In Russia and other post-Soviet states, as well as in Russophone communities  worldwide, the salad has become one of the main dishes served during New  Year’s Eve (“Novy God”) celebrations. 

Additional information: The original version of the salad was invented in the 1860s by a cook of Belgian  origin, Lucien Olivier, the chef of the Hermitage, one of Moscow’s most celebrated restaurants. Olivier’s  salad quickly became immensely popular with Hermitage regulars, and became the restaurant’s  signature dish. 

The exact recipe—particularly that of the dressing—was a zealously guarded secret, but it is known that  the salad contained grouse, veal tongue, caviar, lettuce, crayfish tails, capers, and smoked duck,  although it is possible that the recipe was varied seasonally. The original Olivier dressing was a type of mayonnaise, made with French wine vinegar, mustard, and Provençal olive oil; its exact recipe, however,  remains unknown.

Question 6. 

What tree do Russians always want to hug when sad?

  • A) Larch  
  • B) Pine  
  • C) Birch  
  • D) Baobab

The answer is… 

C) Birch 

Birch is considered as a tree of “Russian nationality”. 

«While traveling for a long time abroad, a Russian often misses his “native  birches”. To hold a birch tree tight and cry… that’s the only thing a Russian wants  to do in a melancholic mood. 

According to multiple folk proverbs and beliefs, ancient pagan Slavs  considered hugging a birch tree as a sign of good luck. Birches were compared to  humans – its thin trunk was frequently associated with a thin body of a young  lady. 

Modern Russians would never confess they hug birch trees on a daily basis.  However, some of us have done it or at least thought of it. And for sure, when we  see those leaves and branches trembling by the wind, our harsh northern hearts  melt. And the one certain sign that Russians love birches is the fact that they  make fun of it, even creating “go hug a birch” memes and jokes.»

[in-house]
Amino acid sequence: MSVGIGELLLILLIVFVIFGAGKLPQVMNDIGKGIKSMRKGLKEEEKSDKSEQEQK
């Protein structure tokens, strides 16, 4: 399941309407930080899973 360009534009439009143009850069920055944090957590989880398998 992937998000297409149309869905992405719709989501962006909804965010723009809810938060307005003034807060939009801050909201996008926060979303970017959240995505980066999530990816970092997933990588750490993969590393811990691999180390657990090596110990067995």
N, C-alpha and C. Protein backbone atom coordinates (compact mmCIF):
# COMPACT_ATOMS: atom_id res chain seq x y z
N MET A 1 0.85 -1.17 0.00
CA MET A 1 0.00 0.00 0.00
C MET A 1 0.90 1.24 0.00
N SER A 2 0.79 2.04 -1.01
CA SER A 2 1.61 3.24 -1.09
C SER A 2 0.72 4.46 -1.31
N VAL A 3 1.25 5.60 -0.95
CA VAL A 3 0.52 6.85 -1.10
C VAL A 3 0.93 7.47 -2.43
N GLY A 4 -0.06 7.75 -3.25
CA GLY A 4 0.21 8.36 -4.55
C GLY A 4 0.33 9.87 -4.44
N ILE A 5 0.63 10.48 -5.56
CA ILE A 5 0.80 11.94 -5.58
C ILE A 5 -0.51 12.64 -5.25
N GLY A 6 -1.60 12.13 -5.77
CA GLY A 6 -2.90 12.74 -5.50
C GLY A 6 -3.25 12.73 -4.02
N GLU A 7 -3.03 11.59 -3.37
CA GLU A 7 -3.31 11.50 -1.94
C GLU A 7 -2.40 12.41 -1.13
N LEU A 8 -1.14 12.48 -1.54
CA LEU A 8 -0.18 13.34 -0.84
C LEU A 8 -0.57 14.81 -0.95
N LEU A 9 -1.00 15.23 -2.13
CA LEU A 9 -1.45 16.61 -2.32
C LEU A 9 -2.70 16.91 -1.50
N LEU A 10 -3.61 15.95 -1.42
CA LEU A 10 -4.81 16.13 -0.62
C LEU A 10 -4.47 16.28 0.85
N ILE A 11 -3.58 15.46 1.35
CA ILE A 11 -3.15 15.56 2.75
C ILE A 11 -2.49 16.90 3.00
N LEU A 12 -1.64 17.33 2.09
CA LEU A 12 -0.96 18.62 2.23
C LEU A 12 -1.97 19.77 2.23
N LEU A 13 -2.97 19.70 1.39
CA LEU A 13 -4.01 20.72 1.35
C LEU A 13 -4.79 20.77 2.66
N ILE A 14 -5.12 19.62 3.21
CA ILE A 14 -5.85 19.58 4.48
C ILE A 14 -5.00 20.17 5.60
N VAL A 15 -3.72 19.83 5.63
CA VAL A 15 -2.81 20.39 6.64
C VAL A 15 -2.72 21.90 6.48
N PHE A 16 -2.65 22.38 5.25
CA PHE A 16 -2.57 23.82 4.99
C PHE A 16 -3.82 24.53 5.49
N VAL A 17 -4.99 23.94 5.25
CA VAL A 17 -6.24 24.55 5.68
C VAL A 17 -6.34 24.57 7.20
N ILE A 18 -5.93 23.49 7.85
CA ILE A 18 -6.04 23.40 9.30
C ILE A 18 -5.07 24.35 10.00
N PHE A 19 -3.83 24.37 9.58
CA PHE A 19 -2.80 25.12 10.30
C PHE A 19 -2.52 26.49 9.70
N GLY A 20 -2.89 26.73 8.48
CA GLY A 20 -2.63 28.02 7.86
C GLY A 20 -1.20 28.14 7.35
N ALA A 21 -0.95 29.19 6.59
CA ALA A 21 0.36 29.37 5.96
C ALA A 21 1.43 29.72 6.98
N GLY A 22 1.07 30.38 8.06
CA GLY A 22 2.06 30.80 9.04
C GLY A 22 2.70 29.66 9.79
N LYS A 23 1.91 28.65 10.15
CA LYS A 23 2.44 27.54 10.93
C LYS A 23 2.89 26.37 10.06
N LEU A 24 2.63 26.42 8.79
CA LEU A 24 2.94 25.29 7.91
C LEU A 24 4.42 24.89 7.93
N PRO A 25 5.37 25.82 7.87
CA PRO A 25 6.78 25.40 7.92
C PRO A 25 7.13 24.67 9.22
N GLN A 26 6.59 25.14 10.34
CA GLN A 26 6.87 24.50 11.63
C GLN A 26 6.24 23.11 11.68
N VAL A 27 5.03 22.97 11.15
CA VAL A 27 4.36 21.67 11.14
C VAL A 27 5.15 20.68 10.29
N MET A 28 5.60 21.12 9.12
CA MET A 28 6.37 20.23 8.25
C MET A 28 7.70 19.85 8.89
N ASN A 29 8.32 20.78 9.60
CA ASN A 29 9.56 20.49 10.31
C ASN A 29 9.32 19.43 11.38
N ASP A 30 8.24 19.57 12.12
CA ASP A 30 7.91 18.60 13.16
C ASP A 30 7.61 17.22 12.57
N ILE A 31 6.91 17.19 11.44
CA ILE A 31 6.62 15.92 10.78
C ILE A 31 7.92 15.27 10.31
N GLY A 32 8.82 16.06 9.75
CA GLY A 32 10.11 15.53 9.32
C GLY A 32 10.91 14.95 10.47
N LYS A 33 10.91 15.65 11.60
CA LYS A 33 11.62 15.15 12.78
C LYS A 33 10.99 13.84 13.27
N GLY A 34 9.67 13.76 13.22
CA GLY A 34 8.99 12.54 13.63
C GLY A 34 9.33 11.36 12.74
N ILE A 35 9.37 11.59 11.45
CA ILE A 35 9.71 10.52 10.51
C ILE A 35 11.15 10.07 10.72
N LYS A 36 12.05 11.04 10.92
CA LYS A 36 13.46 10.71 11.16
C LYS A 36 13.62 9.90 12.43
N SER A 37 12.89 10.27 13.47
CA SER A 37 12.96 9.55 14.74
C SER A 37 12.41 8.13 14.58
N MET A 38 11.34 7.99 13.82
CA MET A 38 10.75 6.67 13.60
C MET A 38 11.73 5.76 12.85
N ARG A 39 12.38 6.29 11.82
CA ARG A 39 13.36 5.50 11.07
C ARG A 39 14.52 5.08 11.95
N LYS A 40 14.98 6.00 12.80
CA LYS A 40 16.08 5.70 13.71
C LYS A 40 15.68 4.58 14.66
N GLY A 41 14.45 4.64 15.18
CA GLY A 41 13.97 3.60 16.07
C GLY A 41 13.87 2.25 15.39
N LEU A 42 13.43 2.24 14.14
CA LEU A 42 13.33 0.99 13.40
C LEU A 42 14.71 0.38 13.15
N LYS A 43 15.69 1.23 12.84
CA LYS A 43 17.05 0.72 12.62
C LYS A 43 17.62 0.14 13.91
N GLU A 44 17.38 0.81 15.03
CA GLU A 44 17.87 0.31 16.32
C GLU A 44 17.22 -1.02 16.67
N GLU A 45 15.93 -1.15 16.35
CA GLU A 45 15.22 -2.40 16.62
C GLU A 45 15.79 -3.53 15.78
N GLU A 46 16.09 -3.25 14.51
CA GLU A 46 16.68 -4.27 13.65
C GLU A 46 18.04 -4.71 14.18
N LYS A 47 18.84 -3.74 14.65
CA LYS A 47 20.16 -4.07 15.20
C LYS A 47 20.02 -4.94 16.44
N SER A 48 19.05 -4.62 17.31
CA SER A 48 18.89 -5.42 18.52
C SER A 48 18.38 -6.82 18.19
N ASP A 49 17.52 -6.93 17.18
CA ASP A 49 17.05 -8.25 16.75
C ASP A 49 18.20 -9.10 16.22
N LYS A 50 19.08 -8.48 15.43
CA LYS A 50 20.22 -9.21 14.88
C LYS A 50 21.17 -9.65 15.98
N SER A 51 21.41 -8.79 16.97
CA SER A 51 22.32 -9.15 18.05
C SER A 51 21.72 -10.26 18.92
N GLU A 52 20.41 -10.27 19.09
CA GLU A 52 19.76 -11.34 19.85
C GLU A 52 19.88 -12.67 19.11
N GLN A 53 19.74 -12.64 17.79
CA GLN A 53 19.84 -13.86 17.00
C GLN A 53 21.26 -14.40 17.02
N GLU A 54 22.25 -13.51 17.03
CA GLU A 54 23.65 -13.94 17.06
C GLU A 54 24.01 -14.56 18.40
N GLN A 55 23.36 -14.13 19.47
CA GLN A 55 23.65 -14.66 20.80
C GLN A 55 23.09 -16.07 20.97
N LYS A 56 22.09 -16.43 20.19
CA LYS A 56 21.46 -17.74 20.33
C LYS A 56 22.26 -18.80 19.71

Extract from the article www.rbth.com/lifestyle/331832-russians-birch-tree

Question 7. 

What is the right way to drink vodka in Russia? 

  • A) Only for the reason and with lots of food 
  • B) Looking into each other’s eyes shouting “Na zdorovye!”
  • C) In small sips from a large glass 
  • D) No matter how – it has to be drunk!

The answer is… 

A) Only for the reason and with lots of food 

Most Russians never drink without a reason. A birthday, wedding, funeral,  national holiday – these are all appropriate reasons to drink Vodka. However, it  doesn’t need to be so pretentious; you can always make up a good reason for  drinking, but the important thing is that you should always have one. 

Before you begin drinking, make sure you have something to eat. In Russia  we call it “zakuska” – literally means “snack”, but it isn’t that simple. Its history  goes back to the traditional Russian ritual of greeting important guests with  “bread and salt” – and, in most cases, an alcoholic drink. Other Traditional  Russian «zakuska» is cold cuts, cured fishes, mixed salads, kholodets (meat jelly),  pirozhki, various pickled vegetables such as tomatoes, cucumbers, sauerkraut,  pickled mushrooms, open sandwiches, and breads. The fact is – you should never  drink vodka without eating immediately something afterwards. 

And here is a fact: Russians never looking into each other eyes while drinking  – it would be considered very strange and weird. And they will never shout “Na  zdorovye!” NEVER.

Now, let’s count your stars, comrade.  

If you got…  

7 stars:  

Congratulations! From now on, you are officially Russian. You can go to the  embassy and get your balalaika. The pet bear will be send to your place later this  evening.  

5-6 stars:  

Nice try, comrade! A couple more shots of vodka and the citizenship will be  in your fufaika’s pocket!  

2-4 stars:  

Well, you will get your citizenship one day, but first you have to ask the  lobster to get to the mountain and do some action. Is he still waiting for Gazelle?  

0-1 stars:  

If only you dare touch a birch, it will turn you upside down, like a calendar!    

(Just kidding. It doesn’t matter how many stars you got – everyone is  welcome to Russia. Zakuski are waiting for you!)  

Thank you for your time and До свидания!